Insofar as American foreign policy impinges directly on these worlds, it provides ironic context to events on the home front. On The Wire, the beleaguered cops of Baltimore find that their city’s bloody drug wars are near the bottom of a terrorism-obsessed FBI’s list of priorities. The commentary in The Sopranos is more pointed still: midway through the final season, Tony’s hapless son, A.J., abruptly decides to join the Army and ship off to Afghanistan, in search of the moral purpose that’s eluded him as a mobster’s son in suburban New Jersey. His horrified parents quickly buy him off with a fancy new car and a movie-business job—not because that’s what a Mob family does, the show suggests, but because that’s what almost any upper-middle-class American parents would do. For the Sopranos and their law-abiding neighbors alike, the wars that followed 9/11 are for other families to fight.
This last reality brings us to the question of how authentic our back-to-the-’70s moment really is. The Vietnam War was a cultural phenomenon in part because it couldn’t help being one—there was no way for Americans to keep the war at arm’s length, not with more than 50,000 dead, a million deployed over the course of the war, and every able-bodied teen and twentysomething at risk of conscription. In contrast, the Iraq War, a lower-casualty conflict fought by an all-volunteer military, takes place at a greater distance from the everyday lives of those Americans who don’t have a family member deployed overseas. The objective correlatives needed for a truly pessimistic era simply don’t exist for many Americans today. The last time around, we were participants; this time, we’re voyeurs.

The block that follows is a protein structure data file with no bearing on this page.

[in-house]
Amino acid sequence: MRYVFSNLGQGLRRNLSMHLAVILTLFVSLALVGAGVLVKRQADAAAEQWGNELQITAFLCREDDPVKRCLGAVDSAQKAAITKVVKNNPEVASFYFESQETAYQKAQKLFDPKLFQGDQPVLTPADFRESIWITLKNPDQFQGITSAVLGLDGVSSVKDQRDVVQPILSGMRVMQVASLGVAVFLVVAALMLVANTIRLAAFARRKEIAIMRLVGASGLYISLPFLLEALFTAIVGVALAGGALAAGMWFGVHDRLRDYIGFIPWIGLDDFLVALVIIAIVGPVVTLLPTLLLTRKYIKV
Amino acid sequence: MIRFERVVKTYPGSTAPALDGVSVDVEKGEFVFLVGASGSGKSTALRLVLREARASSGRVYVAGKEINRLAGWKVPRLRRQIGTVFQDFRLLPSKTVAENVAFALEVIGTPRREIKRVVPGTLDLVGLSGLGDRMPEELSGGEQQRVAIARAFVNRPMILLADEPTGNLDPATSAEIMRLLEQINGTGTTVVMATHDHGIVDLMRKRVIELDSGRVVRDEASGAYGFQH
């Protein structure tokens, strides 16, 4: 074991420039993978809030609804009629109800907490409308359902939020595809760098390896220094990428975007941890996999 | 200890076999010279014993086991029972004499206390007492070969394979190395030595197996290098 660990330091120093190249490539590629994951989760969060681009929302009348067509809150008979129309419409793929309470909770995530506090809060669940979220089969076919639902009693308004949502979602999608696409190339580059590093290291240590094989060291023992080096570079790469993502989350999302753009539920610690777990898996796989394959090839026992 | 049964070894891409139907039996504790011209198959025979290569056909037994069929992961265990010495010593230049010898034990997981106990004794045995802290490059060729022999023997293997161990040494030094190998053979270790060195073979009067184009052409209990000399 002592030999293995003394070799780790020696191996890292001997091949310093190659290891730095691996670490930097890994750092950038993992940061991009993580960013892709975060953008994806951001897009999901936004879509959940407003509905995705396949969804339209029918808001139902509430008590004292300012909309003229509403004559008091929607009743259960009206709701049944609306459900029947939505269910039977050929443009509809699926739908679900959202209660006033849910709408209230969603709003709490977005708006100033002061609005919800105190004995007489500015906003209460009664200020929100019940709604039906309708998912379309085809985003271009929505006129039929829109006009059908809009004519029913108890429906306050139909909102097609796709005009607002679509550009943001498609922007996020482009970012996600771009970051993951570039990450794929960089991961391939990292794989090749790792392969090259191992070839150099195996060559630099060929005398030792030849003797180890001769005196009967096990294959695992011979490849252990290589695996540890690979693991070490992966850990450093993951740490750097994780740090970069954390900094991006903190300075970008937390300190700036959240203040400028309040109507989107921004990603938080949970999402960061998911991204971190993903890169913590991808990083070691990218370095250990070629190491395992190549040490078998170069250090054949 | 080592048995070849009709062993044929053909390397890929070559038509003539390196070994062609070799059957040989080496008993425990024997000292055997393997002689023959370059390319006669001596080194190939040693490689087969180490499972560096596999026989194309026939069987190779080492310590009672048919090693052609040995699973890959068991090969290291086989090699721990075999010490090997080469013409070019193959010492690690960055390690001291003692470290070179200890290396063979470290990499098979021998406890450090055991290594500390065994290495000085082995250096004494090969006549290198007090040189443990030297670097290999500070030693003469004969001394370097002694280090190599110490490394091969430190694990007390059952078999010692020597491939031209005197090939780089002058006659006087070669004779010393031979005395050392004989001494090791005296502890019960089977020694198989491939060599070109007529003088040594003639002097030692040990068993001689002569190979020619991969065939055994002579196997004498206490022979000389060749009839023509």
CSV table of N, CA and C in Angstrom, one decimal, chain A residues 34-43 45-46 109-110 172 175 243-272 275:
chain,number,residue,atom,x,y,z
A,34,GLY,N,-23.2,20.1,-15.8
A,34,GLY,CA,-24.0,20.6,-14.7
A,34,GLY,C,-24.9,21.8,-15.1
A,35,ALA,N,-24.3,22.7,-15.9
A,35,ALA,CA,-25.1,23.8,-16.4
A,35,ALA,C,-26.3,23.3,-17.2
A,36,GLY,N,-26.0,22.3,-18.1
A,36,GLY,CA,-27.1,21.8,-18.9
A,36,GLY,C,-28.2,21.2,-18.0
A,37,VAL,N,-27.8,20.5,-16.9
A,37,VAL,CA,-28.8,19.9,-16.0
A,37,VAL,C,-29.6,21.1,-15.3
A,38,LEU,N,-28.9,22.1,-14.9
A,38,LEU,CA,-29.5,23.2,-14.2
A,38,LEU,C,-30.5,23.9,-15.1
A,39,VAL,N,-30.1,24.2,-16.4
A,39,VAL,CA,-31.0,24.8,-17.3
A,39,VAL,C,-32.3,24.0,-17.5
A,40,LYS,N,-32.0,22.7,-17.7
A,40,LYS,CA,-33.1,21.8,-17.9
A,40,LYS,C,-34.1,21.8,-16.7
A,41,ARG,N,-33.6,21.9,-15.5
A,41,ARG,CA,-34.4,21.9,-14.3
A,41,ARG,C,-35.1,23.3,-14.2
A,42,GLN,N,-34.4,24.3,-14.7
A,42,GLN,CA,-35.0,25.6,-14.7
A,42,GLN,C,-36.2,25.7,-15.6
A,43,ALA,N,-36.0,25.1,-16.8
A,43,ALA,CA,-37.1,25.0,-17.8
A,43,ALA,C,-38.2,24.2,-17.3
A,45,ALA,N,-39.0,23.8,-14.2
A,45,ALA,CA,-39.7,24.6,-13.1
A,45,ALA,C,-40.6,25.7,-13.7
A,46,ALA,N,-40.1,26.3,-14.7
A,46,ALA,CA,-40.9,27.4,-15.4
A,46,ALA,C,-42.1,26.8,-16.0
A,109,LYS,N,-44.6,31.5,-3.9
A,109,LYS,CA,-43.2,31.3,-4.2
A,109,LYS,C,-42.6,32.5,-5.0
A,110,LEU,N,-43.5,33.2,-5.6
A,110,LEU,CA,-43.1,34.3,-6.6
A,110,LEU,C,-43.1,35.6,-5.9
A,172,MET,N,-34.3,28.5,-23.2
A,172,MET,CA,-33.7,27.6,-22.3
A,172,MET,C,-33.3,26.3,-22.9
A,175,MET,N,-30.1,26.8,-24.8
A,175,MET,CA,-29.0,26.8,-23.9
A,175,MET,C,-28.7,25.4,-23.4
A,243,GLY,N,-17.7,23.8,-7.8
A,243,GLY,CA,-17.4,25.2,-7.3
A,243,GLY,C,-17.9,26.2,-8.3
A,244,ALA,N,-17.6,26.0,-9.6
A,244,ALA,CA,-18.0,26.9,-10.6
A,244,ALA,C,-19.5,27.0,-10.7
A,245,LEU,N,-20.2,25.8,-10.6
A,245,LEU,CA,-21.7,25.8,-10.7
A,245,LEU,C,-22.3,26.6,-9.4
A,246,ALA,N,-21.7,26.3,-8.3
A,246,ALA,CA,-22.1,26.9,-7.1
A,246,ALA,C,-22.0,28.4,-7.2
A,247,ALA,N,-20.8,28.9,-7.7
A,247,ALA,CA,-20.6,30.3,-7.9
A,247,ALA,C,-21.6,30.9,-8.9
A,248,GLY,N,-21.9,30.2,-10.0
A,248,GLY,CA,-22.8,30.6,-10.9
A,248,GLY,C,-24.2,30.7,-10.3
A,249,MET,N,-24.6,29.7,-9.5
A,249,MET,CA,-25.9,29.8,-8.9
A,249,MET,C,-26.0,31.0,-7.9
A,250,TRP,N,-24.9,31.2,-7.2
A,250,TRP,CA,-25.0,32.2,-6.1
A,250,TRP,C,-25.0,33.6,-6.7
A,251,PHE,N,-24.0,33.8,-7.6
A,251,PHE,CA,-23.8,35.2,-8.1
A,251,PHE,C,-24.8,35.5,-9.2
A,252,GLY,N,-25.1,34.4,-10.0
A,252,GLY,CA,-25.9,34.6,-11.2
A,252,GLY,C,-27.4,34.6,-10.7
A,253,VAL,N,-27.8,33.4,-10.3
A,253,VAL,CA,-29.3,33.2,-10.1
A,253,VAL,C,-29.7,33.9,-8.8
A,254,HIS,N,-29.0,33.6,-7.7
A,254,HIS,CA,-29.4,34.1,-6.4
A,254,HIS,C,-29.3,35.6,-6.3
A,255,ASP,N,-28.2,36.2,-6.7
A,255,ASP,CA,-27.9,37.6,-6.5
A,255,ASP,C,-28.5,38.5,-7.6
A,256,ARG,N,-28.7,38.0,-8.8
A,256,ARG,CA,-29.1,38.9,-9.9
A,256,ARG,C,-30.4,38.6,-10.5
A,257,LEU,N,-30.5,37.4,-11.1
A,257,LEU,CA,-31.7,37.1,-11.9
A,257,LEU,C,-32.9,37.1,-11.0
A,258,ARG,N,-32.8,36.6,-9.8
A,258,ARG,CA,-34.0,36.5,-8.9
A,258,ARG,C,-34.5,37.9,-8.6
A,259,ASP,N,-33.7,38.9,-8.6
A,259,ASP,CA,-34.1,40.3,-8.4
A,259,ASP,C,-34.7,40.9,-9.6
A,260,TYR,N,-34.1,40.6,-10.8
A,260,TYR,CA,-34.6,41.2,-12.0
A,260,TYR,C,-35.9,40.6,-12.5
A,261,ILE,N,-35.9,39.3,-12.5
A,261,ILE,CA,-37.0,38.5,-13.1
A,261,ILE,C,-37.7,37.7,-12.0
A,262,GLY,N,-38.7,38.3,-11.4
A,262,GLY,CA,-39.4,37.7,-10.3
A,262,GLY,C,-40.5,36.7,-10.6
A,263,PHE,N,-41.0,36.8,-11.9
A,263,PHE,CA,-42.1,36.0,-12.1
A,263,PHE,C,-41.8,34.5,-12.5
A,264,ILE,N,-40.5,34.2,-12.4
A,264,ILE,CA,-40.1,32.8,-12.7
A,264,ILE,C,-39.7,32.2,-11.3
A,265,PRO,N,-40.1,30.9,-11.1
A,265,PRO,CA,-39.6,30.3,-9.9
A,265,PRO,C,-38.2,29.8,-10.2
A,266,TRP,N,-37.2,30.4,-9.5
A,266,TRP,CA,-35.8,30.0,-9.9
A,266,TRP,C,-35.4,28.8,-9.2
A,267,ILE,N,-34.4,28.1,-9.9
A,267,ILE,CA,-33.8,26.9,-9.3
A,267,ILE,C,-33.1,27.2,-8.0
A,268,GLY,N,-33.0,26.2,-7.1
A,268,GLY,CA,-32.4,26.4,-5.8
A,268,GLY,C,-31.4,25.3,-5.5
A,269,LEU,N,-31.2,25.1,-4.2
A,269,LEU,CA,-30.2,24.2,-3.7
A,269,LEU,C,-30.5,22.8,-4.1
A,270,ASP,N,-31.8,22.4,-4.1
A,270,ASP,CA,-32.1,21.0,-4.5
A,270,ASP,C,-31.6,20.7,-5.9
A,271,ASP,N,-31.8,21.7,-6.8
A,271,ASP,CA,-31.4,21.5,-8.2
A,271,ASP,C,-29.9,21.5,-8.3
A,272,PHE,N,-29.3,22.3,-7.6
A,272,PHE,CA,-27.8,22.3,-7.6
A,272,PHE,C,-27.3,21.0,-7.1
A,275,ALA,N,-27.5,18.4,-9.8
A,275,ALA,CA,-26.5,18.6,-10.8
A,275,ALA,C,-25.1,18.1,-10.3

This doesn’t mean that the current paranoid, doom-ridden mood in cinema and television was manufactured in Hollywood and foisted on an unwilling public. Up to a point, at least, Hollywood is meeting Americans where they are. Mistrust of government and disquiet about the country’s future have risen to Vietnam-era levels, and reviving ’70s-style paranoia and pessimism is a natural way for the culture industry to connect with a public coping, once again, with a military quagmire, rising oil prices, prophecies of ecological doom, and corruption in high places.
But the ’70s revival isn’t simply a case of supply responding to demand; it’s also a case of Hollywood giving the audience what Hollywood wants to give it. The ’70s were in many ways dreadful years for America, but they’re remembered much more fondly in the film industry. There’s no surer way to establish your artistic (and political) bona fides than to name-drop a ’70s movie—whether it’s George Clooney bringing up All the President’s Men (1976) while promoting Michael Clayton, or Stephen Gaghan remarking that of course he was “thinking about The Parallax View and also Three Days of the Condor” while making Syriana. The suggestion is always the same—that the age of leisure suits and sideburns was also the high tide of politically engaged filmmaking, before the studios embarked on the relentless pursuit of the blockbuster and the Reagan reaction pushed American culture steadily to the right.